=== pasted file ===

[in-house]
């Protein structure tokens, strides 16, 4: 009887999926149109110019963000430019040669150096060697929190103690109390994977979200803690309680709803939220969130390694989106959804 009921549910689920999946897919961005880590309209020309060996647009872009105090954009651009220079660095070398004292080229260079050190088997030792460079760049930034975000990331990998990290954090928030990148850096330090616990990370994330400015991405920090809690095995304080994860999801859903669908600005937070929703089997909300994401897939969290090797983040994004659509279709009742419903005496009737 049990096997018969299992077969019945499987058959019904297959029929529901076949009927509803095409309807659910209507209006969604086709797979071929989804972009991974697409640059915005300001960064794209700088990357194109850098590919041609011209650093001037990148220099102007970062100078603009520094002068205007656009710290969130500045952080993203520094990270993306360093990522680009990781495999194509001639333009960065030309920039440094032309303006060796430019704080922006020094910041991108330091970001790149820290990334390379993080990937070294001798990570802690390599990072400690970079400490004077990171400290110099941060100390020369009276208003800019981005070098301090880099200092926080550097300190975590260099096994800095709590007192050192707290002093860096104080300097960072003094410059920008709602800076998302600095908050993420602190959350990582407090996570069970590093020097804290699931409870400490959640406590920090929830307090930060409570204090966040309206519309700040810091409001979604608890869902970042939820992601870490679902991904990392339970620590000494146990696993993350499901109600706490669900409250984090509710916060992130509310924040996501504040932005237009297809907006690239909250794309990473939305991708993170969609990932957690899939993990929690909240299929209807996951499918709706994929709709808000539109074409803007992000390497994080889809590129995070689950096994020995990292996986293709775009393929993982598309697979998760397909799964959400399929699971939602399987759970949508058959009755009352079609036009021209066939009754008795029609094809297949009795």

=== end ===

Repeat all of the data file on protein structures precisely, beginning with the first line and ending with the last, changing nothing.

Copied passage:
[in-house]
């Protein structure tokens, strides 16, 4: 009887999926149109110019963000430019040669150096060697929190103690109390994977979200803690309680709803939220969130390694989106959804 009921549910689920999946897919961005880590309209020309060996647009872009105090954009651009220079660095070398004292080229260079050190088997030792460079760049930034975000990331990998990290954090928030990148850096330090616990990370994330400015991405920090809690095995304080994860999801859903669908600005937070929703089997909300994401897939969290090797983040994004659509279709009742419903005496009737 049990096997018969299992077969019945499987058959019904297959029929529901076949009927509803095409309807659910209507209006969604086709797979071929989804972009991974697409640059915005300001960064794209700088990357194109850098590919041609011209650093001037990148220099102007970062100078603009520094002068205007656009710290969130500045952080993203520094990270993306360093990522680009990781495999194509001639333009960065030309920039440094032309303006060796430019704080922006020094910041991108330091970001790149820290990334390379993080990937070294001798990570802690390599990072400690970079400490004077990171400290110099941060100390020369009276208003800019981005070098301090880099200092926080550097300190975590260099096994800095709590007192050192707290002093860096104080300097960072003094410059920008709602800076998302600095908050993420602190959350990582407090996570069970590093020097804290699931409870400490959640406590920090929830307090930060409570204090966040309206519309700040810091409001979604608890869902970042939820992601870490679902991904990392339970620590000494146990696993993350499901109600706490669900409250984090509710916060992130509310924040996501504040932005237009297809907006690239909250794309990473939305991708993170969609990932957690899939993990929690909240299929209807996951499918709706994929709709808000539109074409803007992000390497994080889809590129995070689950096994020995990292996986293709775009393929993982598309697979998760397909799964959400399929699971939602399987759970949508058959009755009352079609036009021209066939009754008795029609094809297949009795």